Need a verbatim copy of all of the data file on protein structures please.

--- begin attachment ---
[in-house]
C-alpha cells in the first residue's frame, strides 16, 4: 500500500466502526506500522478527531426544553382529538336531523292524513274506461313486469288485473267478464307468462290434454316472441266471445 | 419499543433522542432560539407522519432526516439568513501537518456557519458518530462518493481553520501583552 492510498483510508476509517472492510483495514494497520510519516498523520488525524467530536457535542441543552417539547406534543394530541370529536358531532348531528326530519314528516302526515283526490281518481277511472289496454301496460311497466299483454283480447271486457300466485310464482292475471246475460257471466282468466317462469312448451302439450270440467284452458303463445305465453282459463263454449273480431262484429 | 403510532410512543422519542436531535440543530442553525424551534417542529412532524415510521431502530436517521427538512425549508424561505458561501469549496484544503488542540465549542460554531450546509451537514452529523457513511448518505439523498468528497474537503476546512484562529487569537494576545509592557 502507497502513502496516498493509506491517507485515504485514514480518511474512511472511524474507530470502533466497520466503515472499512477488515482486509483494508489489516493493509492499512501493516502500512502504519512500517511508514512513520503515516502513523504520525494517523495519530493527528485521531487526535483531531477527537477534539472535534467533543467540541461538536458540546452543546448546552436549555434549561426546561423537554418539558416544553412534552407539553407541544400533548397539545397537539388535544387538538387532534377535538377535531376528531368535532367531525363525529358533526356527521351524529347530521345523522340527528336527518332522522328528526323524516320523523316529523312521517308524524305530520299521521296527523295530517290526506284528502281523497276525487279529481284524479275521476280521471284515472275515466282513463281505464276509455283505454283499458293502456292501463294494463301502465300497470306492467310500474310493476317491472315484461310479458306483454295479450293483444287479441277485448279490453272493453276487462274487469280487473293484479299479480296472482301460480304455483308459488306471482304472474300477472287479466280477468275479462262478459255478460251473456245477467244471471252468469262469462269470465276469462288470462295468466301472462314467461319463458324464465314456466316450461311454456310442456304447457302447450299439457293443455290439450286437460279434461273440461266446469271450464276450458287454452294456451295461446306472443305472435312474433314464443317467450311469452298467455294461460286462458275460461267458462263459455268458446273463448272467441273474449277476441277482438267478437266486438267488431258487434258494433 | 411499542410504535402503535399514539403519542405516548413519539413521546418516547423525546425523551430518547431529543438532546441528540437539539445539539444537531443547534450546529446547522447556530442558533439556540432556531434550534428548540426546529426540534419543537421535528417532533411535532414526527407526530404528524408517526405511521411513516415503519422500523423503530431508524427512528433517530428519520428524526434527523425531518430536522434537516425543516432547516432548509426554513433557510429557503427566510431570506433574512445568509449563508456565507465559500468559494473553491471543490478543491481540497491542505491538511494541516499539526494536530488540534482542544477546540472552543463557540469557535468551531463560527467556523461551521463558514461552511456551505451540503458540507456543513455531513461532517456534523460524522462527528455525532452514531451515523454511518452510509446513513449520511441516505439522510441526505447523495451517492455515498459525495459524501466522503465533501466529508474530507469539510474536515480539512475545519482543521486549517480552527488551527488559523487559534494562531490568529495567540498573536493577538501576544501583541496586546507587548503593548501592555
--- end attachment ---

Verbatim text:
[in-house]
C-alpha cells in the first residue's frame, strides 16, 4: 500500500466502526506500522478527531426544553382529538336531523292524513274506461313486469288485473267478464307468462290434454316472441266471445 | 419499543433522542432560539407522519432526516439568513501537518456557519458518530462518493481553520501583552 492510498483510508476509517472492510483495514494497520510519516498523520488525524467530536457535542441543552417539547406534543394530541370529536358531532348531528326530519314528516302526515283526490281518481277511472289496454301496460311497466299483454283480447271486457300466485310464482292475471246475460257471466282468466317462469312448451302439450270440467284452458303463445305465453282459463263454449273480431262484429 | 403510532410512543422519542436531535440543530442553525424551534417542529412532524415510521431502530436517521427538512425549508424561505458561501469549496484544503488542540465549542460554531450546509451537514452529523457513511448518505439523498468528497474537503476546512484562529487569537494576545509592557 502507497502513502496516498493509506491517507485515504485514514480518511474512511472511524474507530470502533466497520466503515472499512477488515482486509483494508489489516493493509492499512501493516502500512502504519512500517511508514512513520503515516502513523504520525494517523495519530493527528485521531487526535483531531477527537477534539472535534467533543467540541461538536458540546452543546448546552436549555434549561426546561423537554418539558416544553412534552407539553407541544400533548397539545397537539388535544387538538387532534377535538377535531376528531368535532367531525363525529358533526356527521351524529347530521345523522340527528336527518332522522328528526323524516320523523316529523312521517308524524305530520299521521296527523295530517290526506284528502281523497276525487279529481284524479275521476280521471284515472275515466282513463281505464276509455283505454283499458293502456292501463294494463301502465300497470306492467310500474310493476317491472315484461310479458306483454295479450293483444287479441277485448279490453272493453276487462274487469280487473293484479299479480296472482301460480304455483308459488306471482304472474300477472287479466280477468275479462262478459255478460251473456245477467244471471252468469262469462269470465276469462288470462295468466301472462314467461319463458324464465314456466316450461311454456310442456304447457302447450299439457293443455290439450286437460279434461273440461266446469271450464276450458287454452294456451295461446306472443305472435312474433314464443317467450311469452298467455294461460286462458275460461267458462263459455268458446273463448272467441273474449277476441277482438267478437266486438267488431258487434258494433 | 411499542410504535402503535399514539403519542405516548413519539413521546418516547423525546425523551430518547431529543438532546441528540437539539445539539444537531443547534450546529446547522447556530442558533439556540432556531434550534428548540426546529426540534419543537421535528417532533411535532414526527407526530404528524408517526405511521411513516415503519422500523423503530431508524427512528433517530428519520428524526434527523425531518430536522434537516425543516432547516432548509426554513433557510429557503427566510431570506433574512445568509449563508456565507465559500468559494473553491471543490478543491481540497491542505491538511494541516499539526494536530488540534482542544477546540472552543463557540469557535468551531463560527467556523461551521463558514461552511456551505451540503458540507456543513455531513461532517456534523460524522462527528455525532452514531451515523454511518452510509446513513449520511441516505439522510441526505447523495451517492455515498459525495459524501466522503465533501466529508474530507469539510474536515480539512475545519482543521486549517480552527488551527488559523487559534494562531490568529495567540498573536493577538501576544501583541496586546507587548503593548501592555